Saturday, September 26, 2009

Still another little trick

Here's a picture I am working on. It is unfinished, but I may post a picture of it finished. One of the things I have been doing in this blog is posting step by step pictures of my paintings as I make them. It is a lot harder than I thought it would be for a couple of reasons. First, I get all hung up in the painting and forget to take the photos, that has happened several times. But the number one thing that has made it hard is this. When I get the photos open in photoshop it is obvious that I have not moved smoothly to the completion of the painting. I am embarrassed to post them. I have sometimes reworked an area several times to get it right, and the photos show that. I look at the photos and think "it looks like I haven't a clue what I am doing".

If I were a studio guy,and sometimes I am, I might make a finished drawing on the canvas before I started to paint, but as I am usually working outside I tend to just lay it in. I do usually do a monotone study under the painting (grisialle). So sometimes the painting looks OK in the end but my path their is less linear than I would like. Painting is really hard for me and getting harder. I sometimes stumble across the finish line.

Here's the little trick. I have done a lot of advertising over the years and been reproduced in magazines and on postcards. I was often surprised when I saw my work reduced, that some dumb compositional problem or an error in drawing jumped out at me. The painting looked fine to me until I saw it tiny, and then I saw the problems. After having the unpleasant experience of discovering a painting I thought was good, look horrible shrunk down, I began photographing them myself first and looking at several paintings I had, to see which ones looked the best in miniature. I would often find that as soon as I saw the little photograph ( from the developer in those days) I could quickly fix the paintings problems.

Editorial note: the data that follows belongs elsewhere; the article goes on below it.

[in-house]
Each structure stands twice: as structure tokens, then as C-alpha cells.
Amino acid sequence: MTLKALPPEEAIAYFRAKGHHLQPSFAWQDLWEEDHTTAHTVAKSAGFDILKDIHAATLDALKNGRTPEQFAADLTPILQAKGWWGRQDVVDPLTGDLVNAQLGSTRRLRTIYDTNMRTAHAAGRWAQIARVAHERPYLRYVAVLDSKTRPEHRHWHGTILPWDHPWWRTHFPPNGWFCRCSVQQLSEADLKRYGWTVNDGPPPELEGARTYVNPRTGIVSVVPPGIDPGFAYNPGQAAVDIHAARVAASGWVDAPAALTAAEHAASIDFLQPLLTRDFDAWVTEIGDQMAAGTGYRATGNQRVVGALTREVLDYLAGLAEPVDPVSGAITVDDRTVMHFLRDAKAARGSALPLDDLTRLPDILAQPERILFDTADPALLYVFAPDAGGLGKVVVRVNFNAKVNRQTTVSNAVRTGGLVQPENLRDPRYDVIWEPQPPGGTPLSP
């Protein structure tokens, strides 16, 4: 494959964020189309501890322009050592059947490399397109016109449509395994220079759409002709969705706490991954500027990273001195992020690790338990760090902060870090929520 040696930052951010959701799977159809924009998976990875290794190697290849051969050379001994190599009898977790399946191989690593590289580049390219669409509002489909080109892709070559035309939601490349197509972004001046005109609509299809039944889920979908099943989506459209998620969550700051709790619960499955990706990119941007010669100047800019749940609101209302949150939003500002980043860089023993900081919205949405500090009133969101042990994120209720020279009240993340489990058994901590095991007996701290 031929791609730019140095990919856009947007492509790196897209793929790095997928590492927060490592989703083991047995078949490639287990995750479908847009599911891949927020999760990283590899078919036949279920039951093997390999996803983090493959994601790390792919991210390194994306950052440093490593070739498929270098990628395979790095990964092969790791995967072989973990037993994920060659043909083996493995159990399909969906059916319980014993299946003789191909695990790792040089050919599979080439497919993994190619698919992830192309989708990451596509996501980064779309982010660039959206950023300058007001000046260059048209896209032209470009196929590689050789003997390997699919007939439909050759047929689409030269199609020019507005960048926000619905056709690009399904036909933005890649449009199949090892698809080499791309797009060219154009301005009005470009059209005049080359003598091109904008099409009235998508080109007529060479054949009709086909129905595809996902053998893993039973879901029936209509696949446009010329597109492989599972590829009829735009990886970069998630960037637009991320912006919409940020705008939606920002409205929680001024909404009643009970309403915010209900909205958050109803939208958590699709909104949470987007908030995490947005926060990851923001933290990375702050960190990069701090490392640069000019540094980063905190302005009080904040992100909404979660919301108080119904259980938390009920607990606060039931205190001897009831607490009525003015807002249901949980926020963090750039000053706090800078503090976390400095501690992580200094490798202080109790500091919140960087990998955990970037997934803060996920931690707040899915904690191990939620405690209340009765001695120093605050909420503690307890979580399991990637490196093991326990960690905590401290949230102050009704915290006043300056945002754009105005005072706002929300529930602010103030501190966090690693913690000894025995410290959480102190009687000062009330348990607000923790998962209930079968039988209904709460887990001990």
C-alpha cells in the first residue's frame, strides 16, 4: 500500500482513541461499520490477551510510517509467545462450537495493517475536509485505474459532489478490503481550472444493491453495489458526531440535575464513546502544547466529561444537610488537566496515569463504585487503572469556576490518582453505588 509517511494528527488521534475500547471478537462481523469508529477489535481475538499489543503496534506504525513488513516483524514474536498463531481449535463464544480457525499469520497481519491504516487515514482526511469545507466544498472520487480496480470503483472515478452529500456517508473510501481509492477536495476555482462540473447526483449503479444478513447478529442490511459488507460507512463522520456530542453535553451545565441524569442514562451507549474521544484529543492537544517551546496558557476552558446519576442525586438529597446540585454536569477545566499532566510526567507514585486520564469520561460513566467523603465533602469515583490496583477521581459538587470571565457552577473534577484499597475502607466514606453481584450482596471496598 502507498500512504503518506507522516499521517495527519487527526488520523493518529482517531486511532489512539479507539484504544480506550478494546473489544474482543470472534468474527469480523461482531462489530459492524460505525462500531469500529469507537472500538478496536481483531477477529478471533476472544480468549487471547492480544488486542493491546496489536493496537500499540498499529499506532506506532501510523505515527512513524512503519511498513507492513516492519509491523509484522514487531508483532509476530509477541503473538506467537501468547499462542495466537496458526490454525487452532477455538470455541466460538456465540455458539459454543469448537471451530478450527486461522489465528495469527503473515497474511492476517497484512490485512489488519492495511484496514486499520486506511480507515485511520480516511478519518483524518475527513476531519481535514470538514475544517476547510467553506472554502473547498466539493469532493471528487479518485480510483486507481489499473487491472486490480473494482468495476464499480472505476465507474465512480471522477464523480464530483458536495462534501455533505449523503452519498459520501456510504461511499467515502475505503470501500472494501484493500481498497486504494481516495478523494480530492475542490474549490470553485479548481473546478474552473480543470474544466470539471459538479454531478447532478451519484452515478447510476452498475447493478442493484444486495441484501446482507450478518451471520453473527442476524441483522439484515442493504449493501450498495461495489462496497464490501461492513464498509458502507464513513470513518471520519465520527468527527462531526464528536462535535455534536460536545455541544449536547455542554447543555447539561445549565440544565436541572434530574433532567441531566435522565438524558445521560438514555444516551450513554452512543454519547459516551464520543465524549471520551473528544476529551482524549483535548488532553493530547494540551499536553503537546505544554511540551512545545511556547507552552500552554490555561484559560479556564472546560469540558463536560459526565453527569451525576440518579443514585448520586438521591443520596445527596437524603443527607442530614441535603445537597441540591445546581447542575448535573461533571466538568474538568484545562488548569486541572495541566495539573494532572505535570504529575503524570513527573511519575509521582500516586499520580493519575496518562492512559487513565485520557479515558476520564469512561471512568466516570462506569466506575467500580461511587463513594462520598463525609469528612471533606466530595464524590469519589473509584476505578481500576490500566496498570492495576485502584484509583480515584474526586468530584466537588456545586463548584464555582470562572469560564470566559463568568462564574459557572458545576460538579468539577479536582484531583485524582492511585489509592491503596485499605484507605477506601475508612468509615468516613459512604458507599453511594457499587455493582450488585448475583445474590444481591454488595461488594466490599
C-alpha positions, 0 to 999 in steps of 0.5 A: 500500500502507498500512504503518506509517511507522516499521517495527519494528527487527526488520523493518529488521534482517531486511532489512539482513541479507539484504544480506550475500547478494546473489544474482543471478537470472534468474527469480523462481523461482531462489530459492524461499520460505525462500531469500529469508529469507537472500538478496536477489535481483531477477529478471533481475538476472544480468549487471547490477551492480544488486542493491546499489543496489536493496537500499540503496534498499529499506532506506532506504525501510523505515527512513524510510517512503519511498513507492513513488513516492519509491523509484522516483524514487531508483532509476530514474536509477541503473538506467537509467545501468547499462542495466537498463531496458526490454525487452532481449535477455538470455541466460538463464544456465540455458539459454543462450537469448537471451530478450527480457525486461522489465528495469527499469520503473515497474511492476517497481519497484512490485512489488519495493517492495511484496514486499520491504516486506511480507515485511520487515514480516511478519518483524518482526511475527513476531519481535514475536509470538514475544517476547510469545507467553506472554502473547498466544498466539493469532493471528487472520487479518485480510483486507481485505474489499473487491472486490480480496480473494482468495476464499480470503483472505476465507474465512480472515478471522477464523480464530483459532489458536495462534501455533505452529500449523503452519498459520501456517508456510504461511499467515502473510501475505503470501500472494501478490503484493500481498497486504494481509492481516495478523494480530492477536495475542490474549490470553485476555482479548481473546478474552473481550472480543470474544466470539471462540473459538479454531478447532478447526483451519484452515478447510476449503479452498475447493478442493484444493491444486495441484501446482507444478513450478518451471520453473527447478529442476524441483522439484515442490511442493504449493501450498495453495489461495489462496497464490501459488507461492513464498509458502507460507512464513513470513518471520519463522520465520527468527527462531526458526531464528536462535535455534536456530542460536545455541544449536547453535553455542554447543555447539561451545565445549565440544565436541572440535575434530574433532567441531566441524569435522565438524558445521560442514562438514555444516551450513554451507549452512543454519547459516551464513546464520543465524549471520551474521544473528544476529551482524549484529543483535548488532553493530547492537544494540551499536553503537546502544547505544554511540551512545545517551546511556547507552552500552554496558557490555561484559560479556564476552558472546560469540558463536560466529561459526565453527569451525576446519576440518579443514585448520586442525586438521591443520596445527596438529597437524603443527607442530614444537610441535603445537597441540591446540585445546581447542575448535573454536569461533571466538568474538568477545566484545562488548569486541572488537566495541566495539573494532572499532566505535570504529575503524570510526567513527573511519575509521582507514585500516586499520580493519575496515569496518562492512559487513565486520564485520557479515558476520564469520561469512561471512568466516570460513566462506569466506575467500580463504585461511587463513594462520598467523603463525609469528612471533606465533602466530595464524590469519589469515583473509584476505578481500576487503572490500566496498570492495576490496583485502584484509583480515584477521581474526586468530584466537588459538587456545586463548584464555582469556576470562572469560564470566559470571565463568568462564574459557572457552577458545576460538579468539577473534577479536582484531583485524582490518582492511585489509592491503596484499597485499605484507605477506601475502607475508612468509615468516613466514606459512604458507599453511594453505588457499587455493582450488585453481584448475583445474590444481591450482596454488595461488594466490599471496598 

That led me to this practice. I photograph and print out small images of the paintings I am working on. I print them perhaps 2" by 3" and look for problems. I virtually ALWAYS find something. So tonight's little trick is this. When you are nearing completion of a painting, print out a little photo of it and see what it looks like in reduction. Just like looking at your work in a mirror, it will give you a fresh eye, and a chance to spot flaws that you didn't notice full size. I haven't a clue how it works!


Gregory Becker said...

That painting looks wonderful. I am going out to paint with Heiner Hertling tommorow. Ever heard of him? He heads up the Michigan Pleine Aire Painters. He knocks out a scene in one hour. All the while walking around and helping others and cracking jokes. Should be fun. I hope I have some success tommorow. I may try a Zorn palette just to get something tonal.

Unknown said...

This makes me feel good because usually I'm all proud of a painting, take the time and trouble to photograph (light set up, tripod positioning, etc) and then look and realize I've got to change things. Thanks for the pragmatic, practical outlook to use this as part of the process. Thanks.

Unknown said...

Oh, stunning painting by the way.

Unknown said...

Great tips - I do the mirror and photo shrink too when I remember. I need to remember more.

By the way, I love the color of this piece, variate but harmonious. I am wondering what the focal point is though? I seem to focus on both the pond and the foreground tree.